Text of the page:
This post is really only for people who've read the Game of Thrones books, so if you haven't, just ignore this. I say Game of Thrones because that has by and large emerged as the popular term to describe George R. R. Martin's universe. Blame HBO. However, real fans know that the proper name for the series is A Song of Ice and Fire, and that's what I'll be covering today. Why, exactly, is it called that? The juxtaposition of hot and cold is important throughout the books, and the title is commonly thought to contrast the fire of Daenerys' dragons and the ice north of the Wall. Moreover, in the famous prophecy telling of Azor Ahai (commonly thought to refer to Jon Snow or Daenerys), it's written that "he is the prince that was promised, and his is the song of ice and fire." Both Melisandre and the Reeds use the phrase as well. Does the title, then, refer to the prophecy? George R. R. Martin has not explicitly commented on this, but did say he was influenced by the Robert Frost poem Fire and Ice. There still seems to be a piece missing, however. Something more conclusive should draw it all together and have the name make sense- something that must be revealed in the end. My favorite theory about this is that both major horns in the series, Dragonbinder and the Horn of Winter, will be blown in the fight against the Others. Since Dragonbinder controls dragons, which are creatures of fire, and the Horn of Winter will bring down the Wall, which is made of Ice, if they are sounded at the same time, it will be a literal Song of Ice and Fire. What other purpose would the horns serve in the books? Just an interesting theory to dwell on for fellow fans.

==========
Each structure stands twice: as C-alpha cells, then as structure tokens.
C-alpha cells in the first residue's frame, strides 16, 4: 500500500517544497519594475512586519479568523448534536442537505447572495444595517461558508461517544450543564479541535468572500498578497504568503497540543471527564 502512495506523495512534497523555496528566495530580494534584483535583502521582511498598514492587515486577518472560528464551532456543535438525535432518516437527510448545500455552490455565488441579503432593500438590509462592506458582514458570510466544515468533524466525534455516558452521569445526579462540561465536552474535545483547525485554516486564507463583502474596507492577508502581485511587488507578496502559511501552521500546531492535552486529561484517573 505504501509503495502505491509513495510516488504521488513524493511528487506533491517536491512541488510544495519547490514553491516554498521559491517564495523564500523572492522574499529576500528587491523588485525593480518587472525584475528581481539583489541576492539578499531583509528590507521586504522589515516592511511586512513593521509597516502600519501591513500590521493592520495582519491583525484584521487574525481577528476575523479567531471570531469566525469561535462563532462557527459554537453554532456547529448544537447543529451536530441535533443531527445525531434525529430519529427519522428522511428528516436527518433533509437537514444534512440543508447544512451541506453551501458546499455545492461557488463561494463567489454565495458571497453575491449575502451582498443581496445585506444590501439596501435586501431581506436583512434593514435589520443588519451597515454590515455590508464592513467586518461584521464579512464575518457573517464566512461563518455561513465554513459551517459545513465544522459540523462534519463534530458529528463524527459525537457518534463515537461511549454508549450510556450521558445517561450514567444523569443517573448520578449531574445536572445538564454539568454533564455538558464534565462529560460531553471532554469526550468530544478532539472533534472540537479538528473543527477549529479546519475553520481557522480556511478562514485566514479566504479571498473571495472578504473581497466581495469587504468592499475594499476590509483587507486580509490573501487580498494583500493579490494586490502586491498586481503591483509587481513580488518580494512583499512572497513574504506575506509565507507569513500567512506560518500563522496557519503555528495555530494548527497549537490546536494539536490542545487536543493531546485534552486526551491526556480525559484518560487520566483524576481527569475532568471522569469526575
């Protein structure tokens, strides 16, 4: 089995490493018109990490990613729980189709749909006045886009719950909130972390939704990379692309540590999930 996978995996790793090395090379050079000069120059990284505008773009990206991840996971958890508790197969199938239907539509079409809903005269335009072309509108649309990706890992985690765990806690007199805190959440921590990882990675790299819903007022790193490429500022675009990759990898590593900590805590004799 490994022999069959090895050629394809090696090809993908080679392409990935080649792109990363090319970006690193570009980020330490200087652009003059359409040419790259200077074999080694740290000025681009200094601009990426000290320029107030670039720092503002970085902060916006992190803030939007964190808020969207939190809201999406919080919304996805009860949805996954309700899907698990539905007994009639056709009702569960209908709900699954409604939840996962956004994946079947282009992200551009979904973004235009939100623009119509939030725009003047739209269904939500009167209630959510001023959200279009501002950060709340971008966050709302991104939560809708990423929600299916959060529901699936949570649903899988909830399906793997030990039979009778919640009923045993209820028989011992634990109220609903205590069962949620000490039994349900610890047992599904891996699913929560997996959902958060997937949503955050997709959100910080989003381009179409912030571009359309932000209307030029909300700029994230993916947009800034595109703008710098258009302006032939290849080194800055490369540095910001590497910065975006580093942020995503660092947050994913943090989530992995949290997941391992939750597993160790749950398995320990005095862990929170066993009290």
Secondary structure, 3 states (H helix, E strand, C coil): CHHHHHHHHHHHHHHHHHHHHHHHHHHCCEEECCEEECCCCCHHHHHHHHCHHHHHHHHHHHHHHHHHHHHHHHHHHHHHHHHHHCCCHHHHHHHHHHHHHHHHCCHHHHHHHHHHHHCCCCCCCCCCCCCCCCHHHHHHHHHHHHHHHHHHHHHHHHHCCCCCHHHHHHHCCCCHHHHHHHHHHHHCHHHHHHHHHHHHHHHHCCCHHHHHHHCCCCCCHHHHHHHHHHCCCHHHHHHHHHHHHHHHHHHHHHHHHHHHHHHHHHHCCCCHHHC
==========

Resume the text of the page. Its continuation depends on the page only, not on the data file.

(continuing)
Hello! I'm Adam Aleksic. This year, I graduated from Harvard University with a degree in Government and Linguistics. There, I co-founded the Harvard Undergraduate Linguistics Society and wrote a thesis on Serbo-Croatian language policy, magna cum laude. In addition to etymology, I also really enjoy philosophy, trivia, vexillology, geography, board games, conlanging, art history, and law.